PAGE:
And how not to let the planning process turn you into an emotional wreck...

19 December 2017 Tom Allen, Self Build Consultant
Many aspects of the self-build process can seem daunting and confusing: How do I find and buy land? Who do I talk to about borrowing money? What is the right way for me to get my new home designed and built? Will I get planning permission? The reality is that they’re not if you break each of them down into manageable chunks and address them at the correct stage of the process.

Securing planning permission cannot be isolated from other parts of the build as it runs as a thread through the process from before the land is purchased until at least all of the planning conditions have been discharged.
To avoid wasting time and money, the ability to secure planning permission is something that needs to be considered in some detail via an appraisal before any commitment to purchase a plot of land is entered into.

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Potton’s Self Build Academy provides support to self-builders at an early stage of the journey and two of the core seminars (‘How to Find & Appraise a Plot’ and ‘Design Process Explained’) consider the planning process and help self-builders understand what can and cannot be achieved with the plots of land that they have found.

To avoid wasting time and money, the ability to secure planning permission is something that needs to be considered in some detail via an appraisal before any commitment to purchase a plot of land is entered into.

There is no point in buying fields or paddocks in open countryside where permission will not be granted and there is no point in us designing homes for locations where an application will not be successful.

Potton provides a free appraisal facility for those planning to use our Design & Planning service and before we take an instruction from any customer we want to be confident that both we and our customers understand the risks in the process and the likelihood of securing permission for the type of design that the customer wants.

Understanding Policy

Overgrown plot of land
Each Planning Authority has its own set of policy documents that have been developed following guidance given in the National Planning Policy Framework and to reflect local circumstances.

Policies follow a consistent structure and are published on Planning Authority websites; though there is a bit of a knack to finding and navigating them. Planning is fundamentally a process driven by policy.

If the scheme you propose to bring forward follows the policies then permission is likely to be forthcoming; if it doesn’t then it won’t and this should not be a surprise.

There are grey areas and sometimes it is worthwhile making a request to the authority for pre-application advice, not every authority offer this facility and therefore, our appraisals consider the applicable policies and how they might be addressed bearing in mind the requirements of the authority and the customer.

Sometimes, even if permission might in theory be granted on the site (ie. it is a viable building plot), if the customer is not prepared to compromise on style, scale and positioning then the scheme won’t address the policy requirements and permission won’t be granted.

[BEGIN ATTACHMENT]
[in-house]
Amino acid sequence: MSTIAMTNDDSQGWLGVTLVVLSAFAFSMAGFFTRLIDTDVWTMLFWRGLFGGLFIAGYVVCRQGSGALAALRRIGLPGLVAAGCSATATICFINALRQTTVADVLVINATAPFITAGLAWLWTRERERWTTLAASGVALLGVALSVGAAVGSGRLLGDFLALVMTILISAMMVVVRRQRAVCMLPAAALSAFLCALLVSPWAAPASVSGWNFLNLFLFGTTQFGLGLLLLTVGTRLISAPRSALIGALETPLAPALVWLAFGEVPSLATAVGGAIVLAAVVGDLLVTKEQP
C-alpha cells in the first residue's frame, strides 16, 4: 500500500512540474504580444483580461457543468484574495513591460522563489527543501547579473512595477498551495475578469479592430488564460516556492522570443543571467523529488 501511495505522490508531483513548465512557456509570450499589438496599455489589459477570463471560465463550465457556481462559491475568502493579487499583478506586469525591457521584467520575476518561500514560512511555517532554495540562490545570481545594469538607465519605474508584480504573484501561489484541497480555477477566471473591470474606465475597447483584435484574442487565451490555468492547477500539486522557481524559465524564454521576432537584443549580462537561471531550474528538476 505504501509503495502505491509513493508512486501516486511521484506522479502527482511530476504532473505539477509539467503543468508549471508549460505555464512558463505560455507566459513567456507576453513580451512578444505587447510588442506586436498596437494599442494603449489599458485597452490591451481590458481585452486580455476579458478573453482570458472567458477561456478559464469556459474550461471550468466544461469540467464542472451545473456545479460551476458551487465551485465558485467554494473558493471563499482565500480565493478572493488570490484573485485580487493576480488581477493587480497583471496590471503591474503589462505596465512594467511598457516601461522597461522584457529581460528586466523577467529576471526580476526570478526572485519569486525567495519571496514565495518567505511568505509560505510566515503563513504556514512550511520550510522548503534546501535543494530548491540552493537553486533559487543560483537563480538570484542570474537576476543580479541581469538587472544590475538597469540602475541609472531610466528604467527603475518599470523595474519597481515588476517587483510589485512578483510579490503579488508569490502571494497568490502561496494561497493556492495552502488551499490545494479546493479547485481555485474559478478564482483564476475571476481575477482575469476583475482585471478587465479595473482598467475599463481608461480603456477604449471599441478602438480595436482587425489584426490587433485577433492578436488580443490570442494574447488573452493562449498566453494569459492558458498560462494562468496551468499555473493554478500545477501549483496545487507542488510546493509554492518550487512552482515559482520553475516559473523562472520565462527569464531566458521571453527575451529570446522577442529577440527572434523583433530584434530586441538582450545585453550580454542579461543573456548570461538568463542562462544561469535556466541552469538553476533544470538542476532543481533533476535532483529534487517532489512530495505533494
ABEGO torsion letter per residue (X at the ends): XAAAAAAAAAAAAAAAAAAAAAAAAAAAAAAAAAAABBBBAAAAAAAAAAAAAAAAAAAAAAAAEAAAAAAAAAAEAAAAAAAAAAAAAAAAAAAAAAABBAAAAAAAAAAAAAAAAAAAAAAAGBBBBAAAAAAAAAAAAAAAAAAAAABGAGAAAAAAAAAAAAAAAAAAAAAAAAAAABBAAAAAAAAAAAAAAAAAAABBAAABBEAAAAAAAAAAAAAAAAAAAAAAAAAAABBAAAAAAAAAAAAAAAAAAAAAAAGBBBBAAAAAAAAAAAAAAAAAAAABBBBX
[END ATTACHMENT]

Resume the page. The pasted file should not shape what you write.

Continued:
This can be where planning turns from a policy driven process into an emotionally driven one.

Policy is there to guide, support and protect, not to be continuously fought against so work with it, use it to your advantage where possible and don’t fight against it - because it won’t help your blood pressure and your chances of winning are slim! Every site is unique and therefore so is every appraisal.

Amongst other things, our appraisals always consider:

  • the sustainability of the plot location
  • the risk of flooding
  • whether it’s in a conservation area or area of outstanding natural beauty

We will also consider the style, scale and positioning of surrounding properties and what type of design the customer proposes. For replacement dwellings we will establish what the policy requirements allow in terms of increase in scale; policies vary in this regard so what might be achievable with one local authority may not be acceptable elsewhere.
Ultimately, we are trying to answer 3 fairly simple questions

  1. Will we get planning permission?
  2. What will we get planning permission for?
  3. Are there any special steps we will need to take to gain the permission?

If we get the initial appraisal right and the customer agrees with the approach set out, we set off with a clear plan and our eyes wide open to the risks and pitfalls proceeding as follows:

  • Undertake a topographical survey to determine site levels, position and levels of existing and adjacent properties
  • Commission site surveys as required (Flood risk assessment, arboriculture surveys, ecological survey, contaminated land, archaeological etc.)
  • Design your new home so that it suits you, your family, the planners, the site and its surroundings
  • Prepare the necessary documents (Design & Access Statement, Heritage Statements etc.)
  • Submit the application and wait, keeping in touch with the planning authority responding quickly to requests for further information
  • Negotiate professionally when requests for design changes are received
  • Wait for a positive decision
And relax…

How to Self Build Guides

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